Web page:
That is, taken together, Jesus stories certainly seem to tell us that sometimes getting out of the boat can be a really good thing, even when others’ fears plead otherwise.

For that matter, boats aren’t generally for hanging out.  They’re vehicles that move us from one place to another, not the destinations themselves.  Leave the boat when you arrive, or you never arrive at all.  And lest the best metaphorical possibilities in boats and seas, together, be lost, note the kathâsaritsâgara, the title of a massive compendium of tales from medieval India: The Sea of Stories.  The tales by which we know ourselves and each other is a vast ocean we sail over in our little vessels.  Whatever the boat, wherever it’s going, it’s kept aloft and moving by tales, waving and washing, heaving all boats everywhere to their many several destinations.

Stories open up to a multiplicity of meanings, you see.  They reveal worlds weird and wild in which we can imagine ourselves rehearsing for the hard, fast problems of real life, and we derive joy from the ways in which stories can guide us without commanding us.

The open worlds that stories offer have made stories the bedrock of religion.  So dependent on stories are the multitude of religions that it’s no wonder that narrative tradition often features in definitions of what religion is.  The peculiar capacity of stories to offer ends without capturing our agency, to show truth without labeling it, to help us find and to make ourselves, is so deliciously good that we ought to recognize it as the divine power that it is.  The shapes that we discover in stories are our selves and what we can become, at the same time, and religion fails—we cause it to fail—when we work to determine what stories can say.

The pain that stabs at Holland’s soul, the same pain that needles so many LDS-Mormons and former LDS-Mormons, is the refusal of so many of us to acknowledge and to allow each others’ stories.  The demand that has developed in Mormondom that so many stories can mean only what some special few say, and the insistence of so many that some stories cannot at all mean what some say, has nearly killed the divine potential of Mormonism’s rich and imaginative lore.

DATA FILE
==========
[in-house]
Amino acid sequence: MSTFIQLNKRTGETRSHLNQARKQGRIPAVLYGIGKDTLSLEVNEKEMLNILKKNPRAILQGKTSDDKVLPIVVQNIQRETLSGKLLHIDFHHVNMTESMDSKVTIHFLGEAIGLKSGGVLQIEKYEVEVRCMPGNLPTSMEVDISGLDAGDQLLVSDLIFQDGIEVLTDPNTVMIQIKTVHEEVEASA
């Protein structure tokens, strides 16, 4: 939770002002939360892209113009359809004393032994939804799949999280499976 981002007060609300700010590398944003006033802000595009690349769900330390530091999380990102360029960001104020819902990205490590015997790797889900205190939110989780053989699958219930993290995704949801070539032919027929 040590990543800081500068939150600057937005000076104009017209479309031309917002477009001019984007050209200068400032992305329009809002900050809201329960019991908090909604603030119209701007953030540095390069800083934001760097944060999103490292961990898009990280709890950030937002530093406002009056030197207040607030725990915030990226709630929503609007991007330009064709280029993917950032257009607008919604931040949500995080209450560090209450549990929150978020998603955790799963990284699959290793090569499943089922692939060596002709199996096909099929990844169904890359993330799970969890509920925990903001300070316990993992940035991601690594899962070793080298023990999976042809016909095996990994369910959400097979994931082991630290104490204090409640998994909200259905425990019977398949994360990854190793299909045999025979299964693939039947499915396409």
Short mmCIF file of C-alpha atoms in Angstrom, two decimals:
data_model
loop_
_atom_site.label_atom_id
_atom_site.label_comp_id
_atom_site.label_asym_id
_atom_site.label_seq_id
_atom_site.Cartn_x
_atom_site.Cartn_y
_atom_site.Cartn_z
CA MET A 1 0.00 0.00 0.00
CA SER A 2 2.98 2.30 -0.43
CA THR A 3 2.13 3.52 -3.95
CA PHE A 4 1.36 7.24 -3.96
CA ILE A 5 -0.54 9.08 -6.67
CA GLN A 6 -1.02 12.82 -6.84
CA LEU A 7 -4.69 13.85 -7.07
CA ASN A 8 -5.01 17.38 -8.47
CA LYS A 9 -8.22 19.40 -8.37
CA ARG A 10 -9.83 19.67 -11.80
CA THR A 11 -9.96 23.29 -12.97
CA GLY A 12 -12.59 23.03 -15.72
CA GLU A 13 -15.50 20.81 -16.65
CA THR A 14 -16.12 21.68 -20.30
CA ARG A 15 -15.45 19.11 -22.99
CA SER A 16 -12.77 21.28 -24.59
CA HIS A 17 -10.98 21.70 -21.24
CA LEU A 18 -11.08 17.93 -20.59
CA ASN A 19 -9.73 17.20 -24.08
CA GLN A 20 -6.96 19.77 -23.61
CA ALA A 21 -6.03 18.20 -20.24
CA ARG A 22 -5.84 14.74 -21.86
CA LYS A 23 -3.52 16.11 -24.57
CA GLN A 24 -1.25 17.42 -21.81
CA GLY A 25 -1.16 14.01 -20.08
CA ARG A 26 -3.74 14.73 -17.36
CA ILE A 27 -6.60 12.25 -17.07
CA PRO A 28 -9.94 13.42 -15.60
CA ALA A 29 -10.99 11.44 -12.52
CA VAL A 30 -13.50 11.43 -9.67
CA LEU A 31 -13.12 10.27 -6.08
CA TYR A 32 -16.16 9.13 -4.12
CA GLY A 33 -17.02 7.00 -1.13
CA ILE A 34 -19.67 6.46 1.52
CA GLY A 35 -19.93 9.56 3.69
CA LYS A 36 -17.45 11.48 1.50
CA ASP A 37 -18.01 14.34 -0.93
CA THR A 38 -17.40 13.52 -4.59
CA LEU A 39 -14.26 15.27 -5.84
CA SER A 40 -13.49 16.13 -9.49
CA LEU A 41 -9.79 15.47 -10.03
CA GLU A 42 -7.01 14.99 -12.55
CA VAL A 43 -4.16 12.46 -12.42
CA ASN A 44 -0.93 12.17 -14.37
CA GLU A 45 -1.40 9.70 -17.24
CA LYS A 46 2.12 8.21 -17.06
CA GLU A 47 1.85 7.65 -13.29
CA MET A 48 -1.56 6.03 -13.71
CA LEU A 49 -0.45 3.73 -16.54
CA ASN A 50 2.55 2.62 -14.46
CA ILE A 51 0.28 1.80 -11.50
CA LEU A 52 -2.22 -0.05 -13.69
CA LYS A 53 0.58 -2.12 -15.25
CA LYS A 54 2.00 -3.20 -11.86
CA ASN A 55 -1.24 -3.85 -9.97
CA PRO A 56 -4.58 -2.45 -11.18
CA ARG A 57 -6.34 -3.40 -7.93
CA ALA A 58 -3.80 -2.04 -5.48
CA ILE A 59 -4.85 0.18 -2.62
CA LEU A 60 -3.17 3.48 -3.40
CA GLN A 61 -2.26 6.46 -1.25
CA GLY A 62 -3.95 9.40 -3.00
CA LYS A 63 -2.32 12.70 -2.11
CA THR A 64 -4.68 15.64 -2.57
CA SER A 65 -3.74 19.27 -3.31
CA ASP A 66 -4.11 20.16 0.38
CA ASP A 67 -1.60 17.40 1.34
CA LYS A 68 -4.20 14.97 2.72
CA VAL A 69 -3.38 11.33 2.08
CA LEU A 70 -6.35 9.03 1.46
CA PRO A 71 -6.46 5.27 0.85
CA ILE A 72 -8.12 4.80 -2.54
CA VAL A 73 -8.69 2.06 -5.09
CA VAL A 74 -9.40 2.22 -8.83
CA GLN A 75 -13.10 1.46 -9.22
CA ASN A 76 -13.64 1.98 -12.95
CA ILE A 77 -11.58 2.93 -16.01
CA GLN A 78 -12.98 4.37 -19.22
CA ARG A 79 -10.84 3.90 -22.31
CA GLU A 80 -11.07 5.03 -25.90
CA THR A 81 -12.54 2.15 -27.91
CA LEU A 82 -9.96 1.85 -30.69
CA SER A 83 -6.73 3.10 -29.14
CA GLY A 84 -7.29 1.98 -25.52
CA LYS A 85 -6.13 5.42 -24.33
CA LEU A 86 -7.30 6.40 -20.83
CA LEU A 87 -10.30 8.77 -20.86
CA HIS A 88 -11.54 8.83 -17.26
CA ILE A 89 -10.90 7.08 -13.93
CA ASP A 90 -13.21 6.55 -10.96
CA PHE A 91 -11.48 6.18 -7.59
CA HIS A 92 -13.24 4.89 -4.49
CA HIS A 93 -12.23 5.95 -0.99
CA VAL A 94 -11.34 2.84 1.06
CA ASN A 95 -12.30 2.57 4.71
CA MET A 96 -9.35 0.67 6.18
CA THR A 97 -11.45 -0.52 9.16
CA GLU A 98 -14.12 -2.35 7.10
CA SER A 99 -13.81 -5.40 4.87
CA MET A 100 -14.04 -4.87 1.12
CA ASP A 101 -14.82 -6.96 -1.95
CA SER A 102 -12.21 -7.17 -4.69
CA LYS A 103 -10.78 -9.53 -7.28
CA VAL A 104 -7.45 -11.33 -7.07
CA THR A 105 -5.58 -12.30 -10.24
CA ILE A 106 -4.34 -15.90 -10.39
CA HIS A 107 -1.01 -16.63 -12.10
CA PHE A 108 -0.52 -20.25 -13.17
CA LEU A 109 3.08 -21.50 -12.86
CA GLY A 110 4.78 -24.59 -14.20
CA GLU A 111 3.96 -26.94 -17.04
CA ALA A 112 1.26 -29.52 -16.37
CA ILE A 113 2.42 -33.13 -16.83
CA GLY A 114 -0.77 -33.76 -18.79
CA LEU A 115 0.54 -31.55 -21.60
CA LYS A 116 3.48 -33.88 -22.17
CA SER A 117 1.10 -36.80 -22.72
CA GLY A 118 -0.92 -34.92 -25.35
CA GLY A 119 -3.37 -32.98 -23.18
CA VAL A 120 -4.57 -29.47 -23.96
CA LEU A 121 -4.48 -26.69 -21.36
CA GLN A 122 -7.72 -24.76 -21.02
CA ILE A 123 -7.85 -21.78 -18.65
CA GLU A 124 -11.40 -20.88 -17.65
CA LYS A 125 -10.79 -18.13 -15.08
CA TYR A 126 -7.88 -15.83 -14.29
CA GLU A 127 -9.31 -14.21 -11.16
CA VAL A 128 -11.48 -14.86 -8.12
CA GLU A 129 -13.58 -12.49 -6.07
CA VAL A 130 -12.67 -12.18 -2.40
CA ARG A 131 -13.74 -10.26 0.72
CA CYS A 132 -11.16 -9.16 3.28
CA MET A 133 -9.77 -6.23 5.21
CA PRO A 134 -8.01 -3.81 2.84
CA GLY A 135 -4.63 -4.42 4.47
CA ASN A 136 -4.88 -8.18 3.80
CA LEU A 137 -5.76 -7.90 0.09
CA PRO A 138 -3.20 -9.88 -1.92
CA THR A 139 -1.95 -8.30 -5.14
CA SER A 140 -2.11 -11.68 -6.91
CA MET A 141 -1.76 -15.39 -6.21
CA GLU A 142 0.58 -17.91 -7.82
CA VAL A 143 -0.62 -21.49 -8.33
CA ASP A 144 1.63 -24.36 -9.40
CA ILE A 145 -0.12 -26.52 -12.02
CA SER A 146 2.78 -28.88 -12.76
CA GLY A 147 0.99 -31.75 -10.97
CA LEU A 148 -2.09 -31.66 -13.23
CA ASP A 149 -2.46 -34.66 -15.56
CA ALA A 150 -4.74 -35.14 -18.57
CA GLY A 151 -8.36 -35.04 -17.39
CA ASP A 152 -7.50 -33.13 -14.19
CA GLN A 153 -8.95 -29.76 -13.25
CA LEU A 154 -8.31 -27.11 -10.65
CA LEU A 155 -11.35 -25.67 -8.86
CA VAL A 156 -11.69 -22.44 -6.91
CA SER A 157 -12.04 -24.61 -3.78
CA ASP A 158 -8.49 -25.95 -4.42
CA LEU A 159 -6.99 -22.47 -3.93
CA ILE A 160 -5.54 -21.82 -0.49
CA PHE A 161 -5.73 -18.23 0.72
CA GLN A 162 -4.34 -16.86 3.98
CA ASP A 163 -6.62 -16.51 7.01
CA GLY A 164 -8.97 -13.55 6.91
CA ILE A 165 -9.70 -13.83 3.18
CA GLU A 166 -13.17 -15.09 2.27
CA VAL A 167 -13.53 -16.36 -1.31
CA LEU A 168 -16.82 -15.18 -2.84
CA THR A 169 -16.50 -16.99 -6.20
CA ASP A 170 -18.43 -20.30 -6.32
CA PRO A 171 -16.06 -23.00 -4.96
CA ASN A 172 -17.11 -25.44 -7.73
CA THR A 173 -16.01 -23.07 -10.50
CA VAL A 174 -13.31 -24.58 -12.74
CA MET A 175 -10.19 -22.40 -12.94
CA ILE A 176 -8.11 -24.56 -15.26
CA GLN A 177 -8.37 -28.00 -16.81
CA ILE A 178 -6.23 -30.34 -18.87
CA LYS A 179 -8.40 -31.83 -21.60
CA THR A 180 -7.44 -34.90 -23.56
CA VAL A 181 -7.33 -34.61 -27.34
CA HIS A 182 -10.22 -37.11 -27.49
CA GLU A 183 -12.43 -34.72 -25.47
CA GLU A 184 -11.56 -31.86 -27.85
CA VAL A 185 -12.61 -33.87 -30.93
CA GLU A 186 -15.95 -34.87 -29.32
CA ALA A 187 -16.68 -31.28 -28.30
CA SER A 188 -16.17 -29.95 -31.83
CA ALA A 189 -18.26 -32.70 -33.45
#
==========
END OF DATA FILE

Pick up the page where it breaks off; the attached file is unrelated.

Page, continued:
Worse, perhaps, is that we’ve turned stories into weapons.  We know ourselves in the stories we own and that claim us.  We are stories.  Every demand we place on a story is a demand we place on another person, another wound we inflict on the very developing identities of our human fellows.

No wonder that so many on all sides are so furious.  Holland, no less than everyone, cannot bear losing his stories.  Surely some harm him with a fury to match his own, when they work to overturn his stories, for as his stories upend and sink, so sinks his own self, so neatly bound to them.  Surely he harms some, with malice, when he tries to keep all stories for himself, for that jealous fear cuts the ropes by which some are tied to the only ship they know, the ship they’ve trusted to bear them to the far shore.

We’re all buoyed and held afloat by a sea of stories that laps and swirls around some little boats we think will save us, while, in fact, they separate us and keep us anxious strangers to each other.  It may be that the storm on the face of the waters is not the thing to fear, but the safe, dry vessels that fool us that we aren’t all sustained by the same stuff.

Perhaps the best thing for humankind would be that we all throw ourselves over the gunwales and swim together in the great deep.


* Image adapted from Lorenzo Veneziano’s “Christ Rescuing Peter”,,_Christ_Rescuing_Peter_from_Drowning._1370_Staatliche_Museen,_Berlin..jpg

**I’m not an advocate for understanding people by way of sound bites, but one can get a quick sample of the relevant anger of this sermon, including Holland’s own deliberate use of the word furious to describe his feelings towards people who leave LDS-dom, at around 30′ in the audio/transcript.